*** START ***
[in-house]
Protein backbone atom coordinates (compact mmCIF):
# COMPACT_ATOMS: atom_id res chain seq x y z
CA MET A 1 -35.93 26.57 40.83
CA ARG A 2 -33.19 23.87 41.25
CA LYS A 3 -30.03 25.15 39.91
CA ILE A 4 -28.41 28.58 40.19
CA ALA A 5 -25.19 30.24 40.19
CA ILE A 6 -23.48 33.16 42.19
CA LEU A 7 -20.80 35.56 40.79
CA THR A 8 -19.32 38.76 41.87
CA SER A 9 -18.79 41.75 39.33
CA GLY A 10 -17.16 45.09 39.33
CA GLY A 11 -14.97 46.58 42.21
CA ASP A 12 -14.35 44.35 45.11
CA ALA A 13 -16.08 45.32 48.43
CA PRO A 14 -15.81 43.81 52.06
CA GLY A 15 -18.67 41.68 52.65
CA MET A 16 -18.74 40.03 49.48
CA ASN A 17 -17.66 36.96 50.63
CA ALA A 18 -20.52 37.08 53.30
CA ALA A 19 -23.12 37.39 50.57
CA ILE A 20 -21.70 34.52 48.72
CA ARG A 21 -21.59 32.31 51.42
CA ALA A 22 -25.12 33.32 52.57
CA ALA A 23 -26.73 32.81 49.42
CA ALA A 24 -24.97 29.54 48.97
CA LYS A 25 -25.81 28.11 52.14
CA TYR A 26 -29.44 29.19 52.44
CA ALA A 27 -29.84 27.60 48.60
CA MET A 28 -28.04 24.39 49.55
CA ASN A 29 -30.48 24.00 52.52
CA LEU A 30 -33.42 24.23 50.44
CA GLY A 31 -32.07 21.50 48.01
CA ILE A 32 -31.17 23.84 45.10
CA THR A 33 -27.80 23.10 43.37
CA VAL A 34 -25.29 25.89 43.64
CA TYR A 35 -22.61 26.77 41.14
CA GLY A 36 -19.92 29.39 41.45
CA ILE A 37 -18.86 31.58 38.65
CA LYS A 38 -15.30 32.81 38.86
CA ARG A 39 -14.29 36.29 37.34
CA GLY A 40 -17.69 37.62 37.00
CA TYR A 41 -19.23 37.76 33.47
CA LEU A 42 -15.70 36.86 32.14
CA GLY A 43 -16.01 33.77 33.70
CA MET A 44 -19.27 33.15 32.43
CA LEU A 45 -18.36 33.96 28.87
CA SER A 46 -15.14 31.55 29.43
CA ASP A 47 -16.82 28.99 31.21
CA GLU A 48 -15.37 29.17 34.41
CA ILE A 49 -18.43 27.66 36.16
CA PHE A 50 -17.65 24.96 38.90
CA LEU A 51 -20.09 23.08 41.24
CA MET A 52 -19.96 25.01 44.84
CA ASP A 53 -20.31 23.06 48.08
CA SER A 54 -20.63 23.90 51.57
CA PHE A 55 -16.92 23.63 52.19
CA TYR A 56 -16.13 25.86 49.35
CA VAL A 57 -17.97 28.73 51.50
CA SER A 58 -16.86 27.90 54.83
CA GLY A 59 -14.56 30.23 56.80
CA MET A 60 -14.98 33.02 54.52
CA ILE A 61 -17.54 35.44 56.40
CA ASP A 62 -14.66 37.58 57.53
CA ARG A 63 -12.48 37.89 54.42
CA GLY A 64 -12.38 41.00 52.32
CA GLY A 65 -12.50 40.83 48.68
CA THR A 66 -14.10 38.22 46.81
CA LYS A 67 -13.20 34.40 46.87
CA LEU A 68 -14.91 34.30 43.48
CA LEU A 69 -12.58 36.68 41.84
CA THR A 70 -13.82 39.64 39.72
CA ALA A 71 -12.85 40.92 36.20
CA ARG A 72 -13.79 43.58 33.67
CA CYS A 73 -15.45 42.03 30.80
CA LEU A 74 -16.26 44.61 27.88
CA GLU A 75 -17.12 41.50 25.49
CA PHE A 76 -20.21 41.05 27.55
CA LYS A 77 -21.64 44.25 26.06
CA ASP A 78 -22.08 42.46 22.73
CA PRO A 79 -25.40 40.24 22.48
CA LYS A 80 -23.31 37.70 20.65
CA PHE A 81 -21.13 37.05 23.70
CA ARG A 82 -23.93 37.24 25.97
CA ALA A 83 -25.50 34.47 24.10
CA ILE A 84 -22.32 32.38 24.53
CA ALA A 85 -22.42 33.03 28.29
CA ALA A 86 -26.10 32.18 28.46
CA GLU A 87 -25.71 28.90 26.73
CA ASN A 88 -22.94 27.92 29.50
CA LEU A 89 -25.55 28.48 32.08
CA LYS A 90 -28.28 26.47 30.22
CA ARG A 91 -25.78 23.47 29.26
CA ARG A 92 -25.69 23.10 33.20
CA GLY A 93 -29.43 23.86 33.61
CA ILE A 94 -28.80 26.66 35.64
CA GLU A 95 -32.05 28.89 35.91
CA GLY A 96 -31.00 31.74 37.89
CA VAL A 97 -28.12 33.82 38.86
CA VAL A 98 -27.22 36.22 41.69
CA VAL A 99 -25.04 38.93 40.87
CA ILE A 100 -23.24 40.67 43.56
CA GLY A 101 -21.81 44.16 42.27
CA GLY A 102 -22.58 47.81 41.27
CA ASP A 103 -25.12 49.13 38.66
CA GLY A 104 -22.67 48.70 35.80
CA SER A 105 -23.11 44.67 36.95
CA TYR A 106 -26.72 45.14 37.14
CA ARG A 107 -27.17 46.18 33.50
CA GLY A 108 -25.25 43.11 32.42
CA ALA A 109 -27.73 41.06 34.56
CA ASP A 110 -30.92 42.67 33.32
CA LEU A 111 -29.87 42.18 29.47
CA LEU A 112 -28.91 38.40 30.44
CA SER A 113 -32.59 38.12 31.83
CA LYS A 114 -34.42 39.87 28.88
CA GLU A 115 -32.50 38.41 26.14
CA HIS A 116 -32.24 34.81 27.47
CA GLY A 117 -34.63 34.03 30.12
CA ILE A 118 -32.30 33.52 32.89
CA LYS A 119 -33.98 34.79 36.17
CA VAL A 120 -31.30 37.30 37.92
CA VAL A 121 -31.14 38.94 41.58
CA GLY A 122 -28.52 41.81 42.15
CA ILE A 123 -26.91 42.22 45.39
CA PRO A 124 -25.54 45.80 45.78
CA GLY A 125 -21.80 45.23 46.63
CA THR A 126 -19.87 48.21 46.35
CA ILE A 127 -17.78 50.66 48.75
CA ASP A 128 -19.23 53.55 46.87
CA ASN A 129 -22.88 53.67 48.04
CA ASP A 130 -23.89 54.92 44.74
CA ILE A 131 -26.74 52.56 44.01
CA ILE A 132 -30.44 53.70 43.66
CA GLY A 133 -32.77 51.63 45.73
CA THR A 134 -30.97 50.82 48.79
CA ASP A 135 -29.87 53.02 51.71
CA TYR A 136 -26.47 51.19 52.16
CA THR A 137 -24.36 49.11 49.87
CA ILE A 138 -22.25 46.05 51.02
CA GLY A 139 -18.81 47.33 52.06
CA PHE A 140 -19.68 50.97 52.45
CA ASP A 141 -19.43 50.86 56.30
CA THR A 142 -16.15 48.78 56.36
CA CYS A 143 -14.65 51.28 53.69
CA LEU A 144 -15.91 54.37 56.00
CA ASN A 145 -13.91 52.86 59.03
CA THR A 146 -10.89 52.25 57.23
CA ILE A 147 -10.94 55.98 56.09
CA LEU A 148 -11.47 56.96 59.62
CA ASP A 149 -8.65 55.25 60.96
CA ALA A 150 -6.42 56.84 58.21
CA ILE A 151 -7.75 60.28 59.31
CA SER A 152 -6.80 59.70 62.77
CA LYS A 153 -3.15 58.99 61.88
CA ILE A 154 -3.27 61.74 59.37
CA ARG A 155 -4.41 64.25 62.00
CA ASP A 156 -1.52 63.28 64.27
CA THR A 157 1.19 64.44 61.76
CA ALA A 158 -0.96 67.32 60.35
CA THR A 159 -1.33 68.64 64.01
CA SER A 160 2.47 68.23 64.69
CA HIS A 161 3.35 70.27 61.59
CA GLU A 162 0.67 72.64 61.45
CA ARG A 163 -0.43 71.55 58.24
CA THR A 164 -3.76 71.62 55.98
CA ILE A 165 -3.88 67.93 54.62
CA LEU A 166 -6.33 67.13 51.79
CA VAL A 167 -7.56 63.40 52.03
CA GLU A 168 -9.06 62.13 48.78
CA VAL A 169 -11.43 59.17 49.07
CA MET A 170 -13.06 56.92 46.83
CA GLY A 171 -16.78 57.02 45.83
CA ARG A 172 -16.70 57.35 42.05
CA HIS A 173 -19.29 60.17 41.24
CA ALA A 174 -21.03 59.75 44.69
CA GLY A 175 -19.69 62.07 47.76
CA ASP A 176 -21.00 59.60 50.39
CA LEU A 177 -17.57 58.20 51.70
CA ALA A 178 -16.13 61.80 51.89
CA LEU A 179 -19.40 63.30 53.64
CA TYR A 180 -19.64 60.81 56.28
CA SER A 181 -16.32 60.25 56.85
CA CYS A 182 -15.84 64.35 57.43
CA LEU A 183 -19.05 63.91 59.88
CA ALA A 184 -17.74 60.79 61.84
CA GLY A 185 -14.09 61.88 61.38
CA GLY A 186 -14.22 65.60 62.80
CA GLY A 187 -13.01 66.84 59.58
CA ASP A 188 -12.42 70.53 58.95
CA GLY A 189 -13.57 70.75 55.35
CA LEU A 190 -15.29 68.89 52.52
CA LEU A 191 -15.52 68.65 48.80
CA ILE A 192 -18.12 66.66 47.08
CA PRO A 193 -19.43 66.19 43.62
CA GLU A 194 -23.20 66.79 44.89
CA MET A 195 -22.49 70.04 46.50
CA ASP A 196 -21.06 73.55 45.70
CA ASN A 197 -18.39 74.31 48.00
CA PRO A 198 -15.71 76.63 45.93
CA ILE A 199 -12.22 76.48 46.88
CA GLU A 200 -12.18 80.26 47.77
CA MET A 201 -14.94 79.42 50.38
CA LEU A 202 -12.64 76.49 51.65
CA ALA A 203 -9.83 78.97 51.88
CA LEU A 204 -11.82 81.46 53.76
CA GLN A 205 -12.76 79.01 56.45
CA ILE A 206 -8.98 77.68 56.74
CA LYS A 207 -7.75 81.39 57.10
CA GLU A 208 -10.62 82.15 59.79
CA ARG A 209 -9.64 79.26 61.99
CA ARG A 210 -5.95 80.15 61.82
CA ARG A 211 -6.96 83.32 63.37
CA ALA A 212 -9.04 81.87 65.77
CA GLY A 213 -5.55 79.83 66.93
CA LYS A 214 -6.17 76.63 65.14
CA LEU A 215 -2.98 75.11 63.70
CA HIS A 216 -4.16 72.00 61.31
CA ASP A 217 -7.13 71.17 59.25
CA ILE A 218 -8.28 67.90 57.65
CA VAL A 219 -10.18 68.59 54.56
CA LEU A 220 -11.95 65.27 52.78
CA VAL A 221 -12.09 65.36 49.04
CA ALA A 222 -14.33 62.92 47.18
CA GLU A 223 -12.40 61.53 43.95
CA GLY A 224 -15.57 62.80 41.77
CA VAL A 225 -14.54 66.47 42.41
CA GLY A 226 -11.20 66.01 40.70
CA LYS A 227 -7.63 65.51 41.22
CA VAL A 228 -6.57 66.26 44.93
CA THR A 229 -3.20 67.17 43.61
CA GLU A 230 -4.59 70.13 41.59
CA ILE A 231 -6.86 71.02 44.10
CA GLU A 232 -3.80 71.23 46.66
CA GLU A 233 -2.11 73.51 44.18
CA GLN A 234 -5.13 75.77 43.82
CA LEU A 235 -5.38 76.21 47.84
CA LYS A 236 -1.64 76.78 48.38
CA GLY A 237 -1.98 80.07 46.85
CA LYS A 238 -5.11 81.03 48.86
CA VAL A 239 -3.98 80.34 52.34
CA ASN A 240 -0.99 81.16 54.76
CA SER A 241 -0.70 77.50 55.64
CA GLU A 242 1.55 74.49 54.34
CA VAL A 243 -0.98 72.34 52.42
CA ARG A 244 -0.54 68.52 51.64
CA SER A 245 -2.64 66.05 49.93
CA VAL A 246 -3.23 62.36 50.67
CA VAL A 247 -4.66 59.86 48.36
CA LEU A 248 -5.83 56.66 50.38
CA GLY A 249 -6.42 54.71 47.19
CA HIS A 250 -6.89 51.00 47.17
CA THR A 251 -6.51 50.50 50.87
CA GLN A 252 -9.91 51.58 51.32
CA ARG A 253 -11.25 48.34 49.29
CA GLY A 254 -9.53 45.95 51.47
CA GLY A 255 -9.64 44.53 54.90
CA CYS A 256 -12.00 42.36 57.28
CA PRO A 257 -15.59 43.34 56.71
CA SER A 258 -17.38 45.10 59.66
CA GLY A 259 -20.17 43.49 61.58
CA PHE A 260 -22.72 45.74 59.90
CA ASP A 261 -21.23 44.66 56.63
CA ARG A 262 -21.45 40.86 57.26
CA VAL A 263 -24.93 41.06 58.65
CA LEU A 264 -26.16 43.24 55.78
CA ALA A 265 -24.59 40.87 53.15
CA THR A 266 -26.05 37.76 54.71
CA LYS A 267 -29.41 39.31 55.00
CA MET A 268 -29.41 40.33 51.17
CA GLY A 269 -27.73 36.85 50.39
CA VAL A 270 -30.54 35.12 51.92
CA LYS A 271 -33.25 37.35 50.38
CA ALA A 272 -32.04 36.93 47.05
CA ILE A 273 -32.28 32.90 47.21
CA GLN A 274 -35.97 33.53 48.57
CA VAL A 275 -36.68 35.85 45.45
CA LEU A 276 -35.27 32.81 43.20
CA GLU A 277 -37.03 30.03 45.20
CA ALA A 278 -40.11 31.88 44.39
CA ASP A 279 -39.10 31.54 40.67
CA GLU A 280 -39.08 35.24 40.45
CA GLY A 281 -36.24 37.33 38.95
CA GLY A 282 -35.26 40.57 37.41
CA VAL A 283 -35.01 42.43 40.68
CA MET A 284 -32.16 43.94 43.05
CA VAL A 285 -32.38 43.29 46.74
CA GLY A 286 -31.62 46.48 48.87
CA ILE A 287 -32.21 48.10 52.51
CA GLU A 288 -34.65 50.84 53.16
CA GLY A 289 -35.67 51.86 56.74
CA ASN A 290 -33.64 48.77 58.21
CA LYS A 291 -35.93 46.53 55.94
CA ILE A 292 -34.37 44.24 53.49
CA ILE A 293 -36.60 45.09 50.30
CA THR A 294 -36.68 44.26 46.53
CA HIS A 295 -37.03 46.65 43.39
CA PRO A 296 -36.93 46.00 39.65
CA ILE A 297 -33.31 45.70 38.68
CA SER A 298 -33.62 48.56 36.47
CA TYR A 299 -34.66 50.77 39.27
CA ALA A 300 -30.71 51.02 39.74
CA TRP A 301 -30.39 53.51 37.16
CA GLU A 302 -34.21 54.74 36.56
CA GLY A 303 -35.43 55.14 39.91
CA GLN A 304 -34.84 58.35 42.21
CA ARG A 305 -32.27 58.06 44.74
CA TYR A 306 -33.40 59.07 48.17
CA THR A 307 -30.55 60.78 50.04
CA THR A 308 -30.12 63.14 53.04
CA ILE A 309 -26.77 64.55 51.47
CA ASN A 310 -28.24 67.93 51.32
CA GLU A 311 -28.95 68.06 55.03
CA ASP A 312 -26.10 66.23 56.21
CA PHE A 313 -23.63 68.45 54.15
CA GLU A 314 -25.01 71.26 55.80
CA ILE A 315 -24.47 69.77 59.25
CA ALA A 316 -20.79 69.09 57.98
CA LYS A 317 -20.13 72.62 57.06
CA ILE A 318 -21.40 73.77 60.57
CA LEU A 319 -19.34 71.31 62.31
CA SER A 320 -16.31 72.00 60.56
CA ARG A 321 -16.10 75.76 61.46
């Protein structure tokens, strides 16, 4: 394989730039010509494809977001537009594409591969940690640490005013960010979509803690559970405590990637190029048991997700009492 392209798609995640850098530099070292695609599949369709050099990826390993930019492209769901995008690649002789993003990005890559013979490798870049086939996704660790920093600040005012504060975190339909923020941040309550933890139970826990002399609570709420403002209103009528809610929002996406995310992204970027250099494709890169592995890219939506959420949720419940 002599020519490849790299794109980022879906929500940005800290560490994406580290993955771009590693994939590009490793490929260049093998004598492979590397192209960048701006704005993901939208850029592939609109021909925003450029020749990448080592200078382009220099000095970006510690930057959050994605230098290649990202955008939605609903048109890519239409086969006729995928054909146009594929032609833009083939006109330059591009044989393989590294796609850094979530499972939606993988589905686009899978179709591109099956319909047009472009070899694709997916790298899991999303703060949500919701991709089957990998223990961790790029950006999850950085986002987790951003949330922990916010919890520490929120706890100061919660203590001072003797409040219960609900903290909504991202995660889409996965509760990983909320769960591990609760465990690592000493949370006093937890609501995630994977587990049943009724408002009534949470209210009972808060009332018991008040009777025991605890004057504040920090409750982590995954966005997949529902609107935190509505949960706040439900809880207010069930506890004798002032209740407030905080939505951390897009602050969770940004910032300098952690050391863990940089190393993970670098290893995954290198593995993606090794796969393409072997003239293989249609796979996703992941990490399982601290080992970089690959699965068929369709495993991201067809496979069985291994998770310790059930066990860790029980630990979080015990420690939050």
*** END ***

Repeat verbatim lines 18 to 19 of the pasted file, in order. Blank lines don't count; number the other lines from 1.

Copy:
CA GLY A 15 -18.67 41.68 52.65
CA MET A 16 -18.74 40.03 49.48